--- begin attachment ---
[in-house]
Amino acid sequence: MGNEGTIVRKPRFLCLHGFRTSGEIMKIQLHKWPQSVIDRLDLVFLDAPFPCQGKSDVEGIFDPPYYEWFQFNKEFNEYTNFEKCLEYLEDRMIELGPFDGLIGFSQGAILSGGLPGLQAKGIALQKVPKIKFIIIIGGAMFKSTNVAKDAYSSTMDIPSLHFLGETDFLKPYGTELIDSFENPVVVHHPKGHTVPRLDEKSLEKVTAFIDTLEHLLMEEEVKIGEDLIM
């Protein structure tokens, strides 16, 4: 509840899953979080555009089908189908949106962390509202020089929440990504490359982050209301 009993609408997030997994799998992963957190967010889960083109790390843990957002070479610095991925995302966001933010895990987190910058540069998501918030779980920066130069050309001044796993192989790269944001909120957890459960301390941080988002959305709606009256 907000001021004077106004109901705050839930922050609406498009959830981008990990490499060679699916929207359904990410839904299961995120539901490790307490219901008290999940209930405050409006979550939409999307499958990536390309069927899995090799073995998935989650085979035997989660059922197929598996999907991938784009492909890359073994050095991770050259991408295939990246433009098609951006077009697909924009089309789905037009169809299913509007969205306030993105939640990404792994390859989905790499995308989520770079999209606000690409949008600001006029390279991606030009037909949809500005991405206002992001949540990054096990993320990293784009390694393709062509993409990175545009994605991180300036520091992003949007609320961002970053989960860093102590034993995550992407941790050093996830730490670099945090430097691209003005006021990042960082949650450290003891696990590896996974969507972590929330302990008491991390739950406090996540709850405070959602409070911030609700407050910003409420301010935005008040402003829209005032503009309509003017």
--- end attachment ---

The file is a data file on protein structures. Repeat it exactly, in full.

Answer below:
[in-house]
Amino acid sequence: MGNEGTIVRKPRFLCLHGFRTSGEIMKIQLHKWPQSVIDRLDLVFLDAPFPCQGKSDVEGIFDPPYYEWFQFNKEFNEYTNFEKCLEYLEDRMIELGPFDGLIGFSQGAILSGGLPGLQAKGIALQKVPKIKFIIIIGGAMFKSTNVAKDAYSSTMDIPSLHFLGETDFLKPYGTELIDSFENPVVVHHPKGHTVPRLDEKSLEKVTAFIDTLEHLLMEEEVKIGEDLIM
């Protein structure tokens, strides 16, 4: 509840899953979080555009089908189908949106962390509202020089929440990504490359982050209301 009993609408997030997994799998992963957190967010889960083109790390843990957002070479610095991925995302966001933010895990987190910058540069998501918030779980920066130069050309001044796993192989790269944001909120957890459960301390941080988002959305709606009256 907000001021004077106004109901705050839930922050609406498009959830981008990990490499060679699916929207359904990410839904299961995120539901490790307490219901008290999940209930405050409006979550939409999307499958990536390309069927899995090799073995998935989650085979035997989660059922197929598996999907991938784009492909890359073994050095991770050259991408295939990246433009098609951006077009697909924009089309789905037009169809299913509007969205306030993105939640990404792994390859989905790499995308989520770079999209606000690409949008600001006029390279991606030009037909949809500005991405206002992001949540990054096990993320990293784009390694393709062509993409990175545009994605991180300036520091992003949007609320961002970053989960860093102590034993995550992407941790050093996830730490670099945090430097691209003005006021990042960082949650450290003891696990590896996974969507972590929330302990008491991390739950406090996540709850405070959602409070911030609700407050910003409420301010935005008040402003829209005032503009309509003017």